Science Fiction and Fantasy Association of New Zealand

Shadows Son Shadows Son
by Jon Sprunk

Supplied for review by Hachette New Zealand

Reviewed By: Stephen Litten

Shadow’s Son is a bit of a parson’s egg. Caim is an assassin sent to kill a seemingly minor noble, only to find the man dead before the deed is done. He is disturbed in his investigations of the corpse by his putative victim’s daughter, Josey. But having a code, he doesn’t kill her. They are both interrupted by the local equivalent of the law, who have descended on the house with the intention of killing both Caim and Josey. Caim, drawing on a power he is not entirely comfortable using affects their escape and renders several of the attackers hors de combat. It takes several close encounters with the "law" for Josey to realise she is as much a target as Caim and cleave to him out of necessity.

I want to scream that this could have been better, for there are several clichés in the story: an assassin with a code, the tart with a heart, sole surviving heir to the throne. Mercifully they are not over-egged with other clichés, but still: they are clichés. Caim has a power that he barely understands, and it frightens him when he does use it. Unfortunately, this could have been explored better and more fully, but at least it does not become a wonder weapon. There is also the waste of Caim’s invisible friend, Kit. Whether she is truly real, or merely a manifestation of Caim’s power is not fully resolved. But only Caim can see and hear her, and she does feed him useful information. And like most female companions, she displays a fit of pique when Caim shows more concern over his latest acquaintance than her.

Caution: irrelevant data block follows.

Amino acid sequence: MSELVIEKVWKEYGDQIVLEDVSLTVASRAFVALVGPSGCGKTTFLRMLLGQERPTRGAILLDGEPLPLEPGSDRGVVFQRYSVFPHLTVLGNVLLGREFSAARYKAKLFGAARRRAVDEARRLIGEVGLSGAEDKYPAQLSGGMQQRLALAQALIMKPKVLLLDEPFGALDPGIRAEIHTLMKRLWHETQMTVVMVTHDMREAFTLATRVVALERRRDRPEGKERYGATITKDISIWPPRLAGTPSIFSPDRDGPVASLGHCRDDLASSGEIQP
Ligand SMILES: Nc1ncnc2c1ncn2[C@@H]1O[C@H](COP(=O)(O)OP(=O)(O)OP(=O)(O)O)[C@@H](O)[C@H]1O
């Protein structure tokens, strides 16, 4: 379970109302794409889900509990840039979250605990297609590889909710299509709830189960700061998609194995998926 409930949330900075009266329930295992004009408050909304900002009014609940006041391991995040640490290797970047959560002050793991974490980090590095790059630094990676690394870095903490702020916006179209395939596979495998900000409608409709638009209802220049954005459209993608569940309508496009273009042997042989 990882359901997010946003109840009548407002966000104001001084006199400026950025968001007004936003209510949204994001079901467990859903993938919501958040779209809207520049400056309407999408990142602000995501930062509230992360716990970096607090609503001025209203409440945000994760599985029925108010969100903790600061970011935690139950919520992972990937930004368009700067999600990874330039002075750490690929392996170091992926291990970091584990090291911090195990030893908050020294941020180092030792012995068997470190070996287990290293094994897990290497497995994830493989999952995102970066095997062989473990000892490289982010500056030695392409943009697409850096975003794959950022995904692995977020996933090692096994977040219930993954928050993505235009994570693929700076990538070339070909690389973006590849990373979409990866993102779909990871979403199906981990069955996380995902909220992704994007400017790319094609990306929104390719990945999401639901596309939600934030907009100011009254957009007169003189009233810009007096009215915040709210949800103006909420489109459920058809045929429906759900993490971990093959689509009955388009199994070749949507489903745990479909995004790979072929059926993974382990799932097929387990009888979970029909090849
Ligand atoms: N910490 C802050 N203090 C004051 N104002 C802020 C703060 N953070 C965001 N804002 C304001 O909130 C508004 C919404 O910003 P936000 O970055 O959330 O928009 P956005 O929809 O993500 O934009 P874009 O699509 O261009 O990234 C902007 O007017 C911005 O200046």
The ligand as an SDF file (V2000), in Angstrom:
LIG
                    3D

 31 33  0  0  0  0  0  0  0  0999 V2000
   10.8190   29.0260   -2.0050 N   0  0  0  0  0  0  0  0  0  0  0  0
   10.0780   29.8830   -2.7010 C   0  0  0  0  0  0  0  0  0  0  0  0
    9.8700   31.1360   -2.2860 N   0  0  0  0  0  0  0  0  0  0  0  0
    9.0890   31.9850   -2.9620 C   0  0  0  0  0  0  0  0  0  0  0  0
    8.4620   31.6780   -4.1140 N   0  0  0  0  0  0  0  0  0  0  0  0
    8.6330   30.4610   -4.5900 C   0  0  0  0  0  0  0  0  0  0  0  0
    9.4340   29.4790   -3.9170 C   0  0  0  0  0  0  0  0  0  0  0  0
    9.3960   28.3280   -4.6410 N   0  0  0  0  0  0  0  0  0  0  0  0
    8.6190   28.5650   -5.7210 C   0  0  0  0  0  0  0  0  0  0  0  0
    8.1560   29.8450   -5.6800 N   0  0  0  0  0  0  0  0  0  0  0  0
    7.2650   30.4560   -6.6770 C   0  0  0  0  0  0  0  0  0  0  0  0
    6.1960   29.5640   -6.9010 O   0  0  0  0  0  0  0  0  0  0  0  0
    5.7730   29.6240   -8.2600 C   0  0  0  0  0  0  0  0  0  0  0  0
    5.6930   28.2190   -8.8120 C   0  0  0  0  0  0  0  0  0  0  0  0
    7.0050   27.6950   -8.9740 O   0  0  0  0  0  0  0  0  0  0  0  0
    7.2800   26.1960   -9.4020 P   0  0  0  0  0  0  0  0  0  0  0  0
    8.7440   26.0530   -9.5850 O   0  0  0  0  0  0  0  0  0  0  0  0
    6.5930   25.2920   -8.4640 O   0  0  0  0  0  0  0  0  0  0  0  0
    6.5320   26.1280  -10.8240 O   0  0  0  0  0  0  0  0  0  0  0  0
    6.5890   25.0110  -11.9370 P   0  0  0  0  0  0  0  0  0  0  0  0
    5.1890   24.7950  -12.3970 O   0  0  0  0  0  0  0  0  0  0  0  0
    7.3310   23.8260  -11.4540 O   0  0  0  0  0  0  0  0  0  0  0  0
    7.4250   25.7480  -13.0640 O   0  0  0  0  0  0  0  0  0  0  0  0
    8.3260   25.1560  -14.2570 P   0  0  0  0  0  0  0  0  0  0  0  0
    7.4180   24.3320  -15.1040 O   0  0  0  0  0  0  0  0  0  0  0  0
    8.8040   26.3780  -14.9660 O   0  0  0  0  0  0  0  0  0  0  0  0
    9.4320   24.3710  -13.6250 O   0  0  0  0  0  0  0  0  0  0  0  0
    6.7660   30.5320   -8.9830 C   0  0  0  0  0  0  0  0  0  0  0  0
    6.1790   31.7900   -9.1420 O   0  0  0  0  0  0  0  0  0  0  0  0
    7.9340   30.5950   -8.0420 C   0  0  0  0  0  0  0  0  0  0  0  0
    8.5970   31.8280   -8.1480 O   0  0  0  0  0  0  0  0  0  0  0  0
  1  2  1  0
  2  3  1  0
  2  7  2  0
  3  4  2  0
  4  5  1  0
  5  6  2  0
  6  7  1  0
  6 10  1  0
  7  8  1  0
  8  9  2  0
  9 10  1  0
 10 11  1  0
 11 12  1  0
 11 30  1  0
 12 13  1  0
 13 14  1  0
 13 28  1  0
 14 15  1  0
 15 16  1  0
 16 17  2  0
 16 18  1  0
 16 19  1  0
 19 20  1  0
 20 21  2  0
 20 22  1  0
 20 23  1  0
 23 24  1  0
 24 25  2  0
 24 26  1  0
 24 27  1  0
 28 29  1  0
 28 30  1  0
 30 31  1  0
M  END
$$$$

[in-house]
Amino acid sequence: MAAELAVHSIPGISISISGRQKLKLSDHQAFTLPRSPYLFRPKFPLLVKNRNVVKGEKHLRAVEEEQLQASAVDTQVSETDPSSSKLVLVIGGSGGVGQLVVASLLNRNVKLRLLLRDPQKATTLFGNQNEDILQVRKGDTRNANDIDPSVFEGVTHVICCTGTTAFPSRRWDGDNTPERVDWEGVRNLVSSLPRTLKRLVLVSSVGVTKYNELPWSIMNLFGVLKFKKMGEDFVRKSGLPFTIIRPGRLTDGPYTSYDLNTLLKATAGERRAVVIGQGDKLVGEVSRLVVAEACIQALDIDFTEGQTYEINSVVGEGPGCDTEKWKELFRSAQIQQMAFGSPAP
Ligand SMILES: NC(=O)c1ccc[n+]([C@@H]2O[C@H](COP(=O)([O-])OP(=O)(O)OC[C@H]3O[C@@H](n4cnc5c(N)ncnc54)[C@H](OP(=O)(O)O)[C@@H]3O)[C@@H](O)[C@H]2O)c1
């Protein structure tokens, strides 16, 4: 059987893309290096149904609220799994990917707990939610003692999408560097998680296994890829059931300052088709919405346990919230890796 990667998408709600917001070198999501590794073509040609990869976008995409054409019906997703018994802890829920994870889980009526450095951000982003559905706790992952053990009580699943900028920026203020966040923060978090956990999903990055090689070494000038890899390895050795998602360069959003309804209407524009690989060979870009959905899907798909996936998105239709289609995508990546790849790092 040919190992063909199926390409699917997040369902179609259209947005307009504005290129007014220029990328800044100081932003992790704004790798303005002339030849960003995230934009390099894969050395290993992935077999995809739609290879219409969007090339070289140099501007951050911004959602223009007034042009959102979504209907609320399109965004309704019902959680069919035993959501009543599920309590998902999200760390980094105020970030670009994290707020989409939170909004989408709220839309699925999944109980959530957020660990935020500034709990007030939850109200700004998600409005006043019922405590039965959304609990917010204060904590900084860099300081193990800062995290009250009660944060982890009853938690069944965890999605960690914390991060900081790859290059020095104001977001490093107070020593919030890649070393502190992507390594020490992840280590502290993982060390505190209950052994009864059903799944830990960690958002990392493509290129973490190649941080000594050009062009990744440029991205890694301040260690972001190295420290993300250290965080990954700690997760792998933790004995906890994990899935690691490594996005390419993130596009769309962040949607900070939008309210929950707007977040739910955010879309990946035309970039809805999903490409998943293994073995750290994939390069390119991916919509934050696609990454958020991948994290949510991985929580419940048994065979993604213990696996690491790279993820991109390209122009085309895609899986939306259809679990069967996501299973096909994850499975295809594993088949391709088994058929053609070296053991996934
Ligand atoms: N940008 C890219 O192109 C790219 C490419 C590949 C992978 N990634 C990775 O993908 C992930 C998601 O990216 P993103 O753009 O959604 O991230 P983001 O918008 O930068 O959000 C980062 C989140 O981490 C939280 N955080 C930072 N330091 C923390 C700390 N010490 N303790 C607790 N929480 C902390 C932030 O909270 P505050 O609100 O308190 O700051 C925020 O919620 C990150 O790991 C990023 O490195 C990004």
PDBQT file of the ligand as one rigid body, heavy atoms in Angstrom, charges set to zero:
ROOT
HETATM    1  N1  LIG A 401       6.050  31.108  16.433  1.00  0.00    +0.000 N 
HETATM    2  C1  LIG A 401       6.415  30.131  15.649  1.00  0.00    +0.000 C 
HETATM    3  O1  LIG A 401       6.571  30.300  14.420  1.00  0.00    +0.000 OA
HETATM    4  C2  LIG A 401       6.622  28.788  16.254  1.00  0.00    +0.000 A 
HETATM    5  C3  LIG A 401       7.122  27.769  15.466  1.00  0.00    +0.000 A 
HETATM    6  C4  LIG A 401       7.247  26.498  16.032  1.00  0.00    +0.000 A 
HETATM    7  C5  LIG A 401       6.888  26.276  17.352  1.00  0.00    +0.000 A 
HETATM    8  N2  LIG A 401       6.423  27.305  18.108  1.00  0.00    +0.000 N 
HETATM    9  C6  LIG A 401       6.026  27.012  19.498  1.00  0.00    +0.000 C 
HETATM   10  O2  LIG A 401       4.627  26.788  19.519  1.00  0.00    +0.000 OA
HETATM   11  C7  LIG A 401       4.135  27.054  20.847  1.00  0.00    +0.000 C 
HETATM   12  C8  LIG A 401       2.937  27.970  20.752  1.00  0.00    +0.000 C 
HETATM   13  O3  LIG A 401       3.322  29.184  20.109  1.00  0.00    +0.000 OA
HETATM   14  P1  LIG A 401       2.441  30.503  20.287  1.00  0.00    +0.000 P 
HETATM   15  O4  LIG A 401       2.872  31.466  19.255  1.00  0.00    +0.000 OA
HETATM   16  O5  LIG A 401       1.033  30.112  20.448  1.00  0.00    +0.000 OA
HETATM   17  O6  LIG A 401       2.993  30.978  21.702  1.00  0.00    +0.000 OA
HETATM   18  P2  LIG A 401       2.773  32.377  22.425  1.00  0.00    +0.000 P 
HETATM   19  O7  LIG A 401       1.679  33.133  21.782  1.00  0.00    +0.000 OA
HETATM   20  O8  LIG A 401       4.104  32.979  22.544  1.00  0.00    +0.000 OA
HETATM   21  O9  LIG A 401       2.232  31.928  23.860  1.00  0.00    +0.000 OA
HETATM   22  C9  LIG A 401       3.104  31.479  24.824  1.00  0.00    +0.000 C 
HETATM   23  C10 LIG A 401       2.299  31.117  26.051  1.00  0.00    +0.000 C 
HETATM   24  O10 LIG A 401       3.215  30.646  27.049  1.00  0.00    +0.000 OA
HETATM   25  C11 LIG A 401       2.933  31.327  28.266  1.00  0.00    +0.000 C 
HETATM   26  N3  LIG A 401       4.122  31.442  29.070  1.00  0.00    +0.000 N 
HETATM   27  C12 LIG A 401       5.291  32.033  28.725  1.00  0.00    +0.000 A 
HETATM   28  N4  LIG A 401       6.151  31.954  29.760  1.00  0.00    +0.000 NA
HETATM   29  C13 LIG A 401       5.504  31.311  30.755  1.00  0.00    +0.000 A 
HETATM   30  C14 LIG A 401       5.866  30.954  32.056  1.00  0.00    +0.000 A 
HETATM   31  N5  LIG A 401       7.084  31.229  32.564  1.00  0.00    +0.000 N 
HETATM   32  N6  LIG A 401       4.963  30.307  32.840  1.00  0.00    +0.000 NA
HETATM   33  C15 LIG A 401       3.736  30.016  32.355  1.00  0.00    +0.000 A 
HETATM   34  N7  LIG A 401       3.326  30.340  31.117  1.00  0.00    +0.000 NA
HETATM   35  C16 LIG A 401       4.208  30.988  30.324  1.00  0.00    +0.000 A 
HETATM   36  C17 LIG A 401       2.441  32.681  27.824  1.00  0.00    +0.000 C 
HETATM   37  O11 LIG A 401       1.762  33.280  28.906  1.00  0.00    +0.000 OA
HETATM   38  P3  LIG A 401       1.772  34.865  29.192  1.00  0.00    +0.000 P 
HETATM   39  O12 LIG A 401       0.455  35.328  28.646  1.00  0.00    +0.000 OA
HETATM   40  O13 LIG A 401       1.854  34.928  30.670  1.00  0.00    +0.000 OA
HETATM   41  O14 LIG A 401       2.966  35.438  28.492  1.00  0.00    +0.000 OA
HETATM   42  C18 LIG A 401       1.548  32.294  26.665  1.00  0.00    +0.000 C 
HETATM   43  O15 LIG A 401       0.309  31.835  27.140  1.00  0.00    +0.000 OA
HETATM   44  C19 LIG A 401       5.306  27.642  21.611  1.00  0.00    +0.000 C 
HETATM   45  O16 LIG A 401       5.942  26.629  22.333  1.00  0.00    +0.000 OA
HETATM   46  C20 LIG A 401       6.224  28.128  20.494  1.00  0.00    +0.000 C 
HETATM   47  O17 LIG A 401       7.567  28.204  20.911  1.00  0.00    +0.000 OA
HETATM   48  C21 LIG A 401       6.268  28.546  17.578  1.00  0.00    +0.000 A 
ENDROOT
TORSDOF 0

What do help overcome the clichés are the two primary villains. One is a Machiavellian prelate, intent on establishing a theocracy with himself as chief theocrat. The other is a dark sorcerer, the private assassin of the prelate. While the latter is drawn more sketchily than the former, they add a level of interest to the story and help transform it. Naturally the story rolls to a climax with a showdown between the dark sorcerer and Caim. Mercifully, Sprunk manages to stave off the seemingly inevitable "boy meets girl, boy gets girl despite the circumstances" ending. I wait to see if Sprunk’s storytelling has improved in the sequel, Shadow’s Lure.

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